The licensed music PC games taught us to love

In which radio hits in games hit us harder than we could have ever expected.

Using licensed music in a game is a risky maneuver. A song made for the radio or the club won't wasn't built to convey exactly what a game might be going for. It can be awkward and hokey beyond repair. But when deployed during a specific narrative beat or used on an in-game radio station, the right licensed song can date and detail the setting, set mood and reveal character, or provide a pitch perfect backing track for a dramatic or action-heavy scene. They might be the first thing we remember about some games, for better or worse. 

So we decided to look back licensed game music we still can't quit, and found plenty of great (and horrifying) tunes that introduced us to a new genre we didn't know we could love or underlined a particular moment in our lives. 

If there's an ear worm a game introduced to you missing here, be sure to share it in the comments.

When Worlds Collide by Powerman 5000

Tony Hawk’s Pro Skater 2
Good lord, being 13 wasn’t fun. Tony Hawk’s Pro Skater 2 didn’t help much either. It’s during those formative years that we truly start to carve out an identity for ourselves, and THPS2’s eclectic, almost satirical snapshot of early ‘00s ‘cool’ culture had a huge influence on me. Because of THPS2, I took up skateboarding in a rural Montana town with craggy sidewalks that would kill a horse. Despite terrible conditions, our skater crew found a way, and music was our fuel. So of course we pulled from our Teen Bible (THPS2) for inspiration and the one song that I can still recite from memory today, as much as it hurts, is When Worlds Collide by Powerman 5000.

The music video really speaks for itself, but When Worlds Collide has it all: spiked yellow hair, abusive fisheye lens, and a bunch of nondescript leather and demon shit. But despite the mischievous, gravelly vocals and hokey fuzzed-out guitar riffs, it’s a pretty catchy tune. Whenever I pulled off a 900 on the moon or a Darkslide as Spider-Man to When Worlds Collide, I felt cool. I definitely wasn’t cool, but as a 13-year-old hormonal mess, it was enough.
—James Davenport

Late Goodbye by Poets of the Fall 

Max Payne 2: The Fall of Max Payne
I'm very fond of Remedy's two Max Payne games, and I love that the second used this melodramatic Finnish rock track as a motif throughout the story. At various points, you hear a cleaner singing Late Goodbye, Mona humming it in the shower and even a gangster playing it on a piano before Max dives into a room and kills everyone. Then, of course, it memorably plays over the end credits as well. It's a very cinematic touch, and unconsciously I started to really like Poets of the Fall, possibly as an extension of how much I enjoy Remedy's games generally. Who else would think of doing something like that in a game? Quantum Break was meant to have a song from the band too, but contractual issues apparently got in the way.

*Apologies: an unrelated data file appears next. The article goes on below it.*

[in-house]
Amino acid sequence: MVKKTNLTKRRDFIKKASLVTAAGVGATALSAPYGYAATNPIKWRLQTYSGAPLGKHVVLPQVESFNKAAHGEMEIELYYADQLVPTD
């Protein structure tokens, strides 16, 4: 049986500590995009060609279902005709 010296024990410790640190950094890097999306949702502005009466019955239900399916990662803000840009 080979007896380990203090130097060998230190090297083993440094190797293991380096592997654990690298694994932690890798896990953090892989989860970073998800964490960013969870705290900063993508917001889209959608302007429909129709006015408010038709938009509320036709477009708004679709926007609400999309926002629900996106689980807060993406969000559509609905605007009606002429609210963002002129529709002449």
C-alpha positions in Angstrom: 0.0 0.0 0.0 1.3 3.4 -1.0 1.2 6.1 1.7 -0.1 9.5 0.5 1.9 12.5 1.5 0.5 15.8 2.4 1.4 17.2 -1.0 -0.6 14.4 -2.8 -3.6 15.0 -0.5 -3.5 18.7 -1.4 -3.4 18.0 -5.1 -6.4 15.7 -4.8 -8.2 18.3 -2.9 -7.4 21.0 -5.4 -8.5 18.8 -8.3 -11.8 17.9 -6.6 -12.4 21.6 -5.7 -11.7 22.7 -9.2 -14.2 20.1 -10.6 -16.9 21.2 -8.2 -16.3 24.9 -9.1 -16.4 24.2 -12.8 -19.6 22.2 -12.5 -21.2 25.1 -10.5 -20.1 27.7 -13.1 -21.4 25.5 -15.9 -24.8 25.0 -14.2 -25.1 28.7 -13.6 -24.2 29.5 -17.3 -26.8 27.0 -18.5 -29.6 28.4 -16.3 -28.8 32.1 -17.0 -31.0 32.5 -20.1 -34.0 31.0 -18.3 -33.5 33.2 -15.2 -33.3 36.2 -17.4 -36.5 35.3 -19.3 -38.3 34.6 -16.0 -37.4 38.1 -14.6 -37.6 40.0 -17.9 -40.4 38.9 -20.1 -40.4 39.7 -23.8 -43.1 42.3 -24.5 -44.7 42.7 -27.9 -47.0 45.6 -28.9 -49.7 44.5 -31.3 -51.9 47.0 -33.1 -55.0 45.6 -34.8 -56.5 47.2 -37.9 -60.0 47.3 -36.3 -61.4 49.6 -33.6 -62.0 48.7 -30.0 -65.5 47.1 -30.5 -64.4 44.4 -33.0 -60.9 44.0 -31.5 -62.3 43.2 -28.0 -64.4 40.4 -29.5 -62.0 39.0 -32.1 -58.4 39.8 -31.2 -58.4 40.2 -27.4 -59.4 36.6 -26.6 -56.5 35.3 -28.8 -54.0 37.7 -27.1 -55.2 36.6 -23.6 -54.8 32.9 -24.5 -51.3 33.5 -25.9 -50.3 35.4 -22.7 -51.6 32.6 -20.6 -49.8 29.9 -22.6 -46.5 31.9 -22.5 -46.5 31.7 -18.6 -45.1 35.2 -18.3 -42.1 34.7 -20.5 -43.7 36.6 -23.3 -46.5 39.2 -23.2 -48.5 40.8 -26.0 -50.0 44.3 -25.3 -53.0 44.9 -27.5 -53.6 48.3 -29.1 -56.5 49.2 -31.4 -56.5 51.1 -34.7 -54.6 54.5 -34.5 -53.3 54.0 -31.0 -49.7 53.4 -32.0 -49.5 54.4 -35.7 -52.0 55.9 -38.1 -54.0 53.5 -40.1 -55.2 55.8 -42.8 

The band's lead singer Marko Saaresto is a friend of Remedy's Sam Lake, hence why Alan Wake uses music by the same band as the Old Gods of Asgard as well (Balance Slays The Demon is another favourite). I find the band's music pleasingly melodramatic—and I think they helped define the personality of these particular games by Remedy that its players are fond of.
—Samuel Roberts

Bloodlines by Ministry

Vampire: The Masquerade - Bloodlines
"What is it like to be created inside a world where life is a crime?" I don't know, Al, but I'm glad you asked, because Bloodlines, the title track of the Vampire: The Masquerade RPG of the same name, is one hell of a song. The whole soundtrack is great—Lacuna Coil, Tiamat, Darling Violetta, and Chiasm all turn in spectacular efforts—but Bloodlines is the one that really knocks it out of the park. Technically it probably doesn't count as a "licensed" song since it was written specifically for the game, and it stands separate from the rest of the soundtrack, which is licensed and far more gothic than Ministry's howling industrial rage. But it's ripping good stuff, shifting smoothly back and forth from a shadowy, Bela Lugosi beat to the kind of all-out thrash that makes a man want to mosh until his eyes bleed. That's good enough for me.